Indonesia and Australia Push Forest Carbon Offset Plan at Bonn Climate Change Talk

Updated On: Aug 11, 2009
Indonesia, owner of the earth’s second-largest tropical forests, is preparing for earning money in carbon markets by protecting its woodlands.
It is reported that Australia and Indonesia will make a submission on using rainforests to offset carbon emissions from polluting industries at climate change talks beginning Monday 10 August, in Bonn, Germany. The joint submission to UN climate negotiations from the two countries reflects the Australian Government's desire to use Asian and Pacific forests as a cheap emissions offset for local industry through ''REDD'' - Reducing Emissions from Deforestation and forest Degradation - carbon credits. It outlines the extent to which Australia is working with Indonesia to ready the country to sell carbon credits based on carbon stored in forests, including holding ''technical sessions'' for officials on how to monitor the REDD program.
According to the report, Indonesia is taking steps to create an inventory of its trees, with which it will measure the changes in carbon stocks. Indonesia will be aided by Australia, which will provide data from overseas archives and exchange scientific information with Indonesian officials, as explained in the proposal submitted by the two nations.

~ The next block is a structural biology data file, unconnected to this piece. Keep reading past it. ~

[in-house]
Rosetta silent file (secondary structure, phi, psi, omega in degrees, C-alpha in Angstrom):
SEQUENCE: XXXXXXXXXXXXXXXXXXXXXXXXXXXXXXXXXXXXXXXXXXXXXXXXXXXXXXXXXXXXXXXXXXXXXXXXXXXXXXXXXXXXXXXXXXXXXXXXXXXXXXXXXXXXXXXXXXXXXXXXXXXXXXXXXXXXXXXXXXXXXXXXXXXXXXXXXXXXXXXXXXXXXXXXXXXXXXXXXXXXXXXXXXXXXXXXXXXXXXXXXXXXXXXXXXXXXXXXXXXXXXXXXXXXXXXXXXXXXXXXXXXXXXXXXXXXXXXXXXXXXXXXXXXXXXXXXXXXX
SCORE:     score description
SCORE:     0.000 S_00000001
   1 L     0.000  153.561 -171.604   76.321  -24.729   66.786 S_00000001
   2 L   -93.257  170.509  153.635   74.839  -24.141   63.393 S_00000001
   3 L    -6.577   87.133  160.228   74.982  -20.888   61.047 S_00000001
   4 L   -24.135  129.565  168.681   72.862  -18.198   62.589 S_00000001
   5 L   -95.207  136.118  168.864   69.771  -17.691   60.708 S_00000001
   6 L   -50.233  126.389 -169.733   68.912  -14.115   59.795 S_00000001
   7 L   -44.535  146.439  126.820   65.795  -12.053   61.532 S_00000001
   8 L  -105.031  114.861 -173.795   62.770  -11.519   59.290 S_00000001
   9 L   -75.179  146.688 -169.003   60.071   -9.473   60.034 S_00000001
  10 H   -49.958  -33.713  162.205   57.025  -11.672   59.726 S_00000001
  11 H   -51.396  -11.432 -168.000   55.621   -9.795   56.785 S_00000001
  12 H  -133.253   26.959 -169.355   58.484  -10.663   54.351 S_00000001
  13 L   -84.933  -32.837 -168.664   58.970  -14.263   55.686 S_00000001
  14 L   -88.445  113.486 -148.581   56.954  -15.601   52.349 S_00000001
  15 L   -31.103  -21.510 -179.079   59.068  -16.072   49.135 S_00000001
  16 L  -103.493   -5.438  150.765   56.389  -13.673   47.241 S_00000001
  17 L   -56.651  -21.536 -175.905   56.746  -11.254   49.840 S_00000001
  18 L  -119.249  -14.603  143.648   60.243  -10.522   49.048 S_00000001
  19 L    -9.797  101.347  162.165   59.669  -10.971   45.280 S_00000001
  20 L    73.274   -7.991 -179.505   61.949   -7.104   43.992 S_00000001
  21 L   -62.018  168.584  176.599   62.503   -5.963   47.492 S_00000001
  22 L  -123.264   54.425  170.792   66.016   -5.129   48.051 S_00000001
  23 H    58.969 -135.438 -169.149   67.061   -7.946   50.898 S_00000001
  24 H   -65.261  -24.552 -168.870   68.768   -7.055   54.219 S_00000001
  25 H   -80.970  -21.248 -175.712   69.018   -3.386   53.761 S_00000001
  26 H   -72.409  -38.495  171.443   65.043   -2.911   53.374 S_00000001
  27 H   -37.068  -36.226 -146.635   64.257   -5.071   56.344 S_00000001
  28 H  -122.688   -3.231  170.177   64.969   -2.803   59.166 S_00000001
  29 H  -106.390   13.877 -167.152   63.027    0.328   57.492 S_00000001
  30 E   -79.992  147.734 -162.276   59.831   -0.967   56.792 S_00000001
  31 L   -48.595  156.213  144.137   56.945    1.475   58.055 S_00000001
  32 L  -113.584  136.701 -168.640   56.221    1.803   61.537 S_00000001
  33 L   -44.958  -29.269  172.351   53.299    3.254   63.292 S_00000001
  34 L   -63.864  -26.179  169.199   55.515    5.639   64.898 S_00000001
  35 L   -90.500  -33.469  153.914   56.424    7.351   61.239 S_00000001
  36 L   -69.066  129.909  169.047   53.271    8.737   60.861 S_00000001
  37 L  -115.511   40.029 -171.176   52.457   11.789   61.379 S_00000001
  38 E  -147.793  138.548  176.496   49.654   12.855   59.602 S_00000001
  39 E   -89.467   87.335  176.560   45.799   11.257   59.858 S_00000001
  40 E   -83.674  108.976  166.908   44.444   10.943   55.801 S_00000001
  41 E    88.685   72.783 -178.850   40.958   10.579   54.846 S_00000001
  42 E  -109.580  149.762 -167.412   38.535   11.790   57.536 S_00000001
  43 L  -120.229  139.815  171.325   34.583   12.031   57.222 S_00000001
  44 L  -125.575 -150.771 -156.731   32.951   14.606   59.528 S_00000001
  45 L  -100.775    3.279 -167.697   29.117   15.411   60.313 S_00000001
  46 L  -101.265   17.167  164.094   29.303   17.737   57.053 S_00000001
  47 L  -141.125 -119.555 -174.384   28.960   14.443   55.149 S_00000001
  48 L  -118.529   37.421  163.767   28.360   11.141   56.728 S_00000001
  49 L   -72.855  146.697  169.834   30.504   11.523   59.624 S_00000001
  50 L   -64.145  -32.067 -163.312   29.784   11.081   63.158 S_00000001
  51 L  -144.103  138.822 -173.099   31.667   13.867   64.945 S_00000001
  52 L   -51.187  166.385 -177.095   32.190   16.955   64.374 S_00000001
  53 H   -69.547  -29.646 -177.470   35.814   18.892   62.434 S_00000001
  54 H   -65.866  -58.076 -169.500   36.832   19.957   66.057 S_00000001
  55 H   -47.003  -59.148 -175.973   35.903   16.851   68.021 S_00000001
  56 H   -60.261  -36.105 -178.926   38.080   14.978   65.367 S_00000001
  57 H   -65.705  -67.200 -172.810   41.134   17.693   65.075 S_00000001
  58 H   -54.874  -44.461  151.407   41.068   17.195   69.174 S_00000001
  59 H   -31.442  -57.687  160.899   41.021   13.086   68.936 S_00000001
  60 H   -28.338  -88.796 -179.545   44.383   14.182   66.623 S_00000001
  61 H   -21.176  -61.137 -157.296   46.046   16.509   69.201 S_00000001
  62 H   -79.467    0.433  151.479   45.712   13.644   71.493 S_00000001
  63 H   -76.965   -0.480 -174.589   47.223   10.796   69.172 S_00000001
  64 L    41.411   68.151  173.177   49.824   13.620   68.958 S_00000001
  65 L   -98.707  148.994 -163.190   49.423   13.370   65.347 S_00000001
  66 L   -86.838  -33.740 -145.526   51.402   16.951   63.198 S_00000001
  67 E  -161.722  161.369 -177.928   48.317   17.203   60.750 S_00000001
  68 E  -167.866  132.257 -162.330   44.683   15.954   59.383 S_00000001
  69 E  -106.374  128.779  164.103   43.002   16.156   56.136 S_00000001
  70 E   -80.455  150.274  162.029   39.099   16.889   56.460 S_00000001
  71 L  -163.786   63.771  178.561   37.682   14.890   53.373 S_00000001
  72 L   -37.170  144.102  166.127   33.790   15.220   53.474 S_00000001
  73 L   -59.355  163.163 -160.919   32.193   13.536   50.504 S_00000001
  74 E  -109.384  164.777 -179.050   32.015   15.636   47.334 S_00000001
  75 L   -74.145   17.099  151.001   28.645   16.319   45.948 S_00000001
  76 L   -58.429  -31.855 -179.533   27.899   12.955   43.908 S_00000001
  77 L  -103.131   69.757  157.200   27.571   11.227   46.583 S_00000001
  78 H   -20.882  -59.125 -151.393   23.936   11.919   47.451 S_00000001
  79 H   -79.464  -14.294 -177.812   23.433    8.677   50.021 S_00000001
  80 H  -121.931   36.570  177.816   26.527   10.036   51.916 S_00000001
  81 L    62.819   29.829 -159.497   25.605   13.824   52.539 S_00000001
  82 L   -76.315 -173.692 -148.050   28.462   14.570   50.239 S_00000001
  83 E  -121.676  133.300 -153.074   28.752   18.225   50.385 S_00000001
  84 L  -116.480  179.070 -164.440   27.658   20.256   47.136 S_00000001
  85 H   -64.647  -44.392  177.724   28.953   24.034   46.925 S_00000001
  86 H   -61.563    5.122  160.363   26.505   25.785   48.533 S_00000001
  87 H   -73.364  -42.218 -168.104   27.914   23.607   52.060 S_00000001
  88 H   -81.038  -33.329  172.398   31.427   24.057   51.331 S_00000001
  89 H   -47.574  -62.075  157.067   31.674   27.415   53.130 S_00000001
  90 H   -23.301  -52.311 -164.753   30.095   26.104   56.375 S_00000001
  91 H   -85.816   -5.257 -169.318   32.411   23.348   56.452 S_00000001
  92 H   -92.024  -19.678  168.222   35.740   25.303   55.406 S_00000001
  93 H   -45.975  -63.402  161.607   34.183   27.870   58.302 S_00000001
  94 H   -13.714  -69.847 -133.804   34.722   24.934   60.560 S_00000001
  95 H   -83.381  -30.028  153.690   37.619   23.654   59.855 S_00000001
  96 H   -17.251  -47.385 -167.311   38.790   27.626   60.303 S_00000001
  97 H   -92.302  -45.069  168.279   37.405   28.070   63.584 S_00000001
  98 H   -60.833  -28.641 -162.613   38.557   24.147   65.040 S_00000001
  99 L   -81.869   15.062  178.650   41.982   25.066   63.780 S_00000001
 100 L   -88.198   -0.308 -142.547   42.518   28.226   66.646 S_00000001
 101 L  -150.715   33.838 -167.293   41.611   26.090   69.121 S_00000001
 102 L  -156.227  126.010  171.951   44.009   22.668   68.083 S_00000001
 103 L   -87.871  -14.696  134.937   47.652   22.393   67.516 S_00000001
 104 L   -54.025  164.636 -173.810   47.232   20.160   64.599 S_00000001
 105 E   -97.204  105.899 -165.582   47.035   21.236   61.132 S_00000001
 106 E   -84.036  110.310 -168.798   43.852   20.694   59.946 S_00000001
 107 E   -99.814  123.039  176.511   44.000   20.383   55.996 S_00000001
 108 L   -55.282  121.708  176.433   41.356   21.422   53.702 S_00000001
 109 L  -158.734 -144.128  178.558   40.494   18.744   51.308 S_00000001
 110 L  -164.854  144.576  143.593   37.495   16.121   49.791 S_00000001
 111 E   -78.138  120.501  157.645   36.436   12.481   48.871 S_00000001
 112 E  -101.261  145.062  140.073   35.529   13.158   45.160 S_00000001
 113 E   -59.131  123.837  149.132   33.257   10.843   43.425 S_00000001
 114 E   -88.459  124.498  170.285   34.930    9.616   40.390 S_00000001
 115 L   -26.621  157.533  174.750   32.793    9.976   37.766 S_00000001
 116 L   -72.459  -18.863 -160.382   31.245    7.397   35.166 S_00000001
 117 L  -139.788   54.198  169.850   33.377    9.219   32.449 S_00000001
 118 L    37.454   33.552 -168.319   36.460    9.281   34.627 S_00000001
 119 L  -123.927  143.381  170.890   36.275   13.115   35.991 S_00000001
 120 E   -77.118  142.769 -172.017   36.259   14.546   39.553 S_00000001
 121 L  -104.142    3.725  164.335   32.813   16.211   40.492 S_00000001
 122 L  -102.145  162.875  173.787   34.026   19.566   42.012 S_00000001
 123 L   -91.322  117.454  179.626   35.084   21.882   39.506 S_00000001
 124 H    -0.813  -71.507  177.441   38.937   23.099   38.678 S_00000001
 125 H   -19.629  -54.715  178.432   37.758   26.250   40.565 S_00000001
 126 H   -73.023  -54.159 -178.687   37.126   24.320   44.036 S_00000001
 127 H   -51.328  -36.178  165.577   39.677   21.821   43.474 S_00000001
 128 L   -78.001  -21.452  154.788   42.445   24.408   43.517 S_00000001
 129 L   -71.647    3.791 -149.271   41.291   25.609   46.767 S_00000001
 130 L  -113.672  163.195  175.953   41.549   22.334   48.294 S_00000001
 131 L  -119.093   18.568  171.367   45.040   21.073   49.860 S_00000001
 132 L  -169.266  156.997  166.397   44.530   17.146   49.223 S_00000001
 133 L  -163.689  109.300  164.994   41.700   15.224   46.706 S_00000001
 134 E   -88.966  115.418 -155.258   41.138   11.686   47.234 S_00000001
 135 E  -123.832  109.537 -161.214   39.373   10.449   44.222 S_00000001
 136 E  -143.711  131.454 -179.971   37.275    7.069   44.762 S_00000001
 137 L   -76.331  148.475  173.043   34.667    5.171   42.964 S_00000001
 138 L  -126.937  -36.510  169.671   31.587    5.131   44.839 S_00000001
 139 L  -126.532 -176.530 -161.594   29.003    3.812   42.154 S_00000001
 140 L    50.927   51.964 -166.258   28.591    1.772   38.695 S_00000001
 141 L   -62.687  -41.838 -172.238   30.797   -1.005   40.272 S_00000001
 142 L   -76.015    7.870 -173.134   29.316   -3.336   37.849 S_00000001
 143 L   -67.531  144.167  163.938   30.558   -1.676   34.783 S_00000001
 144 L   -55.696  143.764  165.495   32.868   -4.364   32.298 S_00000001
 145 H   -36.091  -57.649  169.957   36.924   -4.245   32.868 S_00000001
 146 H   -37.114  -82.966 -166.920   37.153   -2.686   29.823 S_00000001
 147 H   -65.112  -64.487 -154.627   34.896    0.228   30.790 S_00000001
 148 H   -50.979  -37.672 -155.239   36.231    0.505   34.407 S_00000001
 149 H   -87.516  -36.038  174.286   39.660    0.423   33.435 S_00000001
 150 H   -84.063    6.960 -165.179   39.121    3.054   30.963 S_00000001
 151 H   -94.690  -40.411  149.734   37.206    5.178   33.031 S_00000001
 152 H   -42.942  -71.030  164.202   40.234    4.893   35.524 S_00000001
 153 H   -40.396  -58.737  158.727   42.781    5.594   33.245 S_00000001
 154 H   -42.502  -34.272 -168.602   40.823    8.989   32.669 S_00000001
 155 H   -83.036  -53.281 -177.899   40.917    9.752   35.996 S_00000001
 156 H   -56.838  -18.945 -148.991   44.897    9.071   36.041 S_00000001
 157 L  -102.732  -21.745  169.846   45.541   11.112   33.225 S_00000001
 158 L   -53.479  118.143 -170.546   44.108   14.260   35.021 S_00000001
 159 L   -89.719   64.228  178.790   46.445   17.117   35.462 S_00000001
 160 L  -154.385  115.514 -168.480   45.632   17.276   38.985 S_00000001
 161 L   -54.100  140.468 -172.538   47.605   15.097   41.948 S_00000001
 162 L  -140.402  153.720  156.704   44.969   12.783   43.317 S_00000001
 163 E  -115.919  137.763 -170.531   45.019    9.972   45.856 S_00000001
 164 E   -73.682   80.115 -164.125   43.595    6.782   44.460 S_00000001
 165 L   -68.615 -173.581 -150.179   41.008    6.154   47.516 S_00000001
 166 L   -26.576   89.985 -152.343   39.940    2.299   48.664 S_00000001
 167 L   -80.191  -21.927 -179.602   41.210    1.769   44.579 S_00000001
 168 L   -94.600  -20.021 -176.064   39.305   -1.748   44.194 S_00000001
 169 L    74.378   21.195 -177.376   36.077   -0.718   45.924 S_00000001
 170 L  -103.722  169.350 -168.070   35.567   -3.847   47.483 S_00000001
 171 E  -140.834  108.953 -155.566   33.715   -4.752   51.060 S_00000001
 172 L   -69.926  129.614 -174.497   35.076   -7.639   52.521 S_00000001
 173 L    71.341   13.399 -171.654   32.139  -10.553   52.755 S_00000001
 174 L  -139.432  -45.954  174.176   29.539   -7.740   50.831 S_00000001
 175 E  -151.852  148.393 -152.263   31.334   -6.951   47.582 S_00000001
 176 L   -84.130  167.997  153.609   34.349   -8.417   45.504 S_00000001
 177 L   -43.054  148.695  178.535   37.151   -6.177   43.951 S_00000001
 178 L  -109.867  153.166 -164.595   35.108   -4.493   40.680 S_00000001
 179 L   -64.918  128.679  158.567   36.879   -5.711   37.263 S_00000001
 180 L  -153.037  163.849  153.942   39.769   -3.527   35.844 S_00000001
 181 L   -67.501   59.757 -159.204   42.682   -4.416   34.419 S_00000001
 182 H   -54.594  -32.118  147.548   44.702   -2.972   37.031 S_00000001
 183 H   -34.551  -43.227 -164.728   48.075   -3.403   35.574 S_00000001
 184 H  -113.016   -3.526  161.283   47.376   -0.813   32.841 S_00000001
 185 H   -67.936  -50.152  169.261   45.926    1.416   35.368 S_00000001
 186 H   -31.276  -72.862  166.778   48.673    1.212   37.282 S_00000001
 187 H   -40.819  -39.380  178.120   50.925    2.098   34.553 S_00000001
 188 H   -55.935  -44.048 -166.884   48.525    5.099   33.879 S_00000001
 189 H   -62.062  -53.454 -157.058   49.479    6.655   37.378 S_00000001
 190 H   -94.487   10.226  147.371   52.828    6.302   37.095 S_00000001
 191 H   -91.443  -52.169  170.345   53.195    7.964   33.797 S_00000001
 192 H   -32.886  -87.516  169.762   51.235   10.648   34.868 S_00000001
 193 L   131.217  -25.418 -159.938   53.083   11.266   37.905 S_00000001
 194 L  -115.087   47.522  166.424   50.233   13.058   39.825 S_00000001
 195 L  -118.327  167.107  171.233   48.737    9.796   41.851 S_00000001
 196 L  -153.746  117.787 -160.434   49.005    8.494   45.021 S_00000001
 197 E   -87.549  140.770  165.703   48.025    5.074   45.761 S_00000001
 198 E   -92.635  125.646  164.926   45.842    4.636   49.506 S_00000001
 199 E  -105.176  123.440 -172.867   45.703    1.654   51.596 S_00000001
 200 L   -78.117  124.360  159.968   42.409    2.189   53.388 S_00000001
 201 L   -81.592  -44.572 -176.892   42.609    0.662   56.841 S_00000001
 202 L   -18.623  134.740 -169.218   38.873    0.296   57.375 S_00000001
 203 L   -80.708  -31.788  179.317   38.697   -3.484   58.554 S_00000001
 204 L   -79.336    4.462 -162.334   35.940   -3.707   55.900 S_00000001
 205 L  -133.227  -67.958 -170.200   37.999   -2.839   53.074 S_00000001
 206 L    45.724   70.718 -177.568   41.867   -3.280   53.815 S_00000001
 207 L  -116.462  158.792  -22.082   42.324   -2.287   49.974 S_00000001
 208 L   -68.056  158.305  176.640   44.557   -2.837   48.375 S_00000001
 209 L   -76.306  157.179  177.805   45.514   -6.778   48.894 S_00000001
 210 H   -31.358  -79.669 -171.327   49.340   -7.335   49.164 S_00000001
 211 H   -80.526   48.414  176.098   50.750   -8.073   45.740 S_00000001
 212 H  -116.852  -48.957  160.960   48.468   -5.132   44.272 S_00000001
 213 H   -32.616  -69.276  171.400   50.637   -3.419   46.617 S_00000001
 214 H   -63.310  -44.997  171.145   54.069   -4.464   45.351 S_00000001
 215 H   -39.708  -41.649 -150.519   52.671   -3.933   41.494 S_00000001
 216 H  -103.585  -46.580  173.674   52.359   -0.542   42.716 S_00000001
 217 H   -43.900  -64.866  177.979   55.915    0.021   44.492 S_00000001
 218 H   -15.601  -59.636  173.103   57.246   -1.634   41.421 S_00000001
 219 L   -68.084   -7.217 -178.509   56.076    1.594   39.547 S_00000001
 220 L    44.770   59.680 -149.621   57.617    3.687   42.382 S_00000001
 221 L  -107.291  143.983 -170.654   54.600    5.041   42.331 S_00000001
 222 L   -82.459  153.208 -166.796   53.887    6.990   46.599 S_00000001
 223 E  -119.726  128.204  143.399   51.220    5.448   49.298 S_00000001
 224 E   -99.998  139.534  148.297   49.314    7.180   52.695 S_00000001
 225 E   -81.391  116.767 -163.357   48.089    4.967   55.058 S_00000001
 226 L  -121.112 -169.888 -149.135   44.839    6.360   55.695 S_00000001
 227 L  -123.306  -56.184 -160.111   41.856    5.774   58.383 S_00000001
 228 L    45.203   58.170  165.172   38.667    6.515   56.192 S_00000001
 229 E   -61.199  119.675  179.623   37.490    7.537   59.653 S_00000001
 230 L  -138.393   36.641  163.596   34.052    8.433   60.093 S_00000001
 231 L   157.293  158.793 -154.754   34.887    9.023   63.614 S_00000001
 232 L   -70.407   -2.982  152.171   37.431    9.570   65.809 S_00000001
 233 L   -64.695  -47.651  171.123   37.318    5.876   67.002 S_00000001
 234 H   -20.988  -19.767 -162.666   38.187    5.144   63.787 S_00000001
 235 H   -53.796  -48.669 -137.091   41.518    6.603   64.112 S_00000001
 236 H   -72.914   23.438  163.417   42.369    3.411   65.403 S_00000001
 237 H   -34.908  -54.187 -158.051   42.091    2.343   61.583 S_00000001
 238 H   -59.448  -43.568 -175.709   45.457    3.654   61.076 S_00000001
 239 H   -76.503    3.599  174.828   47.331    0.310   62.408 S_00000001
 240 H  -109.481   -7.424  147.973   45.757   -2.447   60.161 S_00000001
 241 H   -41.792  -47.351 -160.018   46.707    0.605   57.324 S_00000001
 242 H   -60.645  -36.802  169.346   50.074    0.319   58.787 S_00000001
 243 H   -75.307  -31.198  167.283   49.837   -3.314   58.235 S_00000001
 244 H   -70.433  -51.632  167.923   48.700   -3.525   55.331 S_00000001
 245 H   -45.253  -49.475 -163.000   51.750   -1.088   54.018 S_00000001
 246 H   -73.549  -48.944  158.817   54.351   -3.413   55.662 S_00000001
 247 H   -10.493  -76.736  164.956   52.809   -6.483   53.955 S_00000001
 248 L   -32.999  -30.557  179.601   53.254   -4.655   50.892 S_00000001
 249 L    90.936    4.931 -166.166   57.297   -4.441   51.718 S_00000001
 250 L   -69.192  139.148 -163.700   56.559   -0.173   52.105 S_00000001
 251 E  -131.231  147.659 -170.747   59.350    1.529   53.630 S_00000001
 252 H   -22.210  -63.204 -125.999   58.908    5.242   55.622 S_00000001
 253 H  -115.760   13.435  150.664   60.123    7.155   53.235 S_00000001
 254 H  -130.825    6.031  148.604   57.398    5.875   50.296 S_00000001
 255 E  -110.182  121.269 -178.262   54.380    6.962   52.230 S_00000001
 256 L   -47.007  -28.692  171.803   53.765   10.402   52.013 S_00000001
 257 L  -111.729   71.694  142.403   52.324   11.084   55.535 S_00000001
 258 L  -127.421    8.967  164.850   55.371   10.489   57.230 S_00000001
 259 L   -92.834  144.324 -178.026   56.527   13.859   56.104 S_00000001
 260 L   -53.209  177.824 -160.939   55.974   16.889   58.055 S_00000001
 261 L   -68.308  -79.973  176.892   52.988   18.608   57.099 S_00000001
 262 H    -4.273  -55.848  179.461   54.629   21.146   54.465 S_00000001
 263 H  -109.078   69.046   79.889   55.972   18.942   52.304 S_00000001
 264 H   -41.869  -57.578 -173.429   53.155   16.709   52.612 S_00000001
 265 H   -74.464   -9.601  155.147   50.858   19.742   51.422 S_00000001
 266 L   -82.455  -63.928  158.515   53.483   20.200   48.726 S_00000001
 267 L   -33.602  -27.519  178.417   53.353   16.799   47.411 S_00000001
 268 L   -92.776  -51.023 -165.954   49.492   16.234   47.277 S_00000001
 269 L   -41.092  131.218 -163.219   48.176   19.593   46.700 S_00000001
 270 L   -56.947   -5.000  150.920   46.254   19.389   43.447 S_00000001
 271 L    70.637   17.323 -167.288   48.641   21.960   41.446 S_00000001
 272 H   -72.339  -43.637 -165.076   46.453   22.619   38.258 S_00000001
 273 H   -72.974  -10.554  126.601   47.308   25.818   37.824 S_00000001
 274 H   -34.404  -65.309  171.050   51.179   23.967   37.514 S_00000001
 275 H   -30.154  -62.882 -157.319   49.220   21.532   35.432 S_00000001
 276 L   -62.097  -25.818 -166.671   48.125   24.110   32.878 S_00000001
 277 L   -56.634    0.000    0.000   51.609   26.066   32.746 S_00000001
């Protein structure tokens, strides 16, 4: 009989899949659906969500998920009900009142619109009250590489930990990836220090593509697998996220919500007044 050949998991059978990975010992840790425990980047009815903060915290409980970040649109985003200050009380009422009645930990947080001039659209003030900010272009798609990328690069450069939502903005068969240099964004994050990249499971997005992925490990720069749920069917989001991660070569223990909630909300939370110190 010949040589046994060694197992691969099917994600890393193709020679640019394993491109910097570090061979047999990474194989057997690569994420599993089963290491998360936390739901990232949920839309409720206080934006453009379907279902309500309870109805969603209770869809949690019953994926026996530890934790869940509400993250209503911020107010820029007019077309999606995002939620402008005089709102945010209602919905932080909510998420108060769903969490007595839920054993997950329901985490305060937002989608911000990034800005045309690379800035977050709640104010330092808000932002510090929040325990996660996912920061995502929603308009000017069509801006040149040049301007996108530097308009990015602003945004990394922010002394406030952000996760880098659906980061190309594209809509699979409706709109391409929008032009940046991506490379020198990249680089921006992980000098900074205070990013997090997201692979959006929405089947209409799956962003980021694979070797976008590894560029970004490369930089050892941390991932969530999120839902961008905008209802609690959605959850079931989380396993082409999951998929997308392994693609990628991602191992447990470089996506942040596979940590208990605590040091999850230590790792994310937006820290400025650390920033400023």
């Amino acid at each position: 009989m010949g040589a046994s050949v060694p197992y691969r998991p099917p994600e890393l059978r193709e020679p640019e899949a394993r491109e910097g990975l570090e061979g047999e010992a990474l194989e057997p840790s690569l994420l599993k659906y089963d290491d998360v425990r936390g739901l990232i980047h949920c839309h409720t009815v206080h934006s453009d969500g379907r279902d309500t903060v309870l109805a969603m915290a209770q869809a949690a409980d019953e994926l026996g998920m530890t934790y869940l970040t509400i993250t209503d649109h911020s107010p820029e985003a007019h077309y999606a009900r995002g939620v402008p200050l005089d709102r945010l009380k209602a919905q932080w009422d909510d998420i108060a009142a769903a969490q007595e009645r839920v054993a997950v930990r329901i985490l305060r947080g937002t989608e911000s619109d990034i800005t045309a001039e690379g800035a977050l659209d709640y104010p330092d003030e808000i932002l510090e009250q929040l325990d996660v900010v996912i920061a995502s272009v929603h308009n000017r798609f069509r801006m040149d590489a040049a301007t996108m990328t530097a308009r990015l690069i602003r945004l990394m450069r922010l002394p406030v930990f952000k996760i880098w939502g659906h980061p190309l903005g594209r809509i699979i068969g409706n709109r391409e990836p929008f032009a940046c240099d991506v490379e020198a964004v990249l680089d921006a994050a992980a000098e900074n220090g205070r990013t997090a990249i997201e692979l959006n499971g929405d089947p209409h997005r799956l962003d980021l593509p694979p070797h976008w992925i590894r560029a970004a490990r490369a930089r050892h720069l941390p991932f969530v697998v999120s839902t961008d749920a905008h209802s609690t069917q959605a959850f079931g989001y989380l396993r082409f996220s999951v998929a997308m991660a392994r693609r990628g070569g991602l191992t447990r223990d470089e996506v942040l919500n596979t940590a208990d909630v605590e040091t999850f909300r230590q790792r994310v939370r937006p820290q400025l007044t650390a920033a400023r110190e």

Forests and peatlands in Indonesia store CO2, a greenhouse gas that is released as trees are cleared for use in furniture and to make way for palm-oil production. Negotiators at UN climate-protection talks this week in Bonn are considering awarding securities to nations in return for their saving trees. However, so far they have not agreed on how to reward preserving tropical woods whose destruction accounts for almost a fifth of greenhouse-gas output gas each year.
There have been different views on this forest carbon credit plan. Norway has suggested a mixture of using carbon markets and supporting forestry work with international funds. Brazil opposes the use of carbon credits while other forest nations such as Papua New Guinea support a market-based approach.

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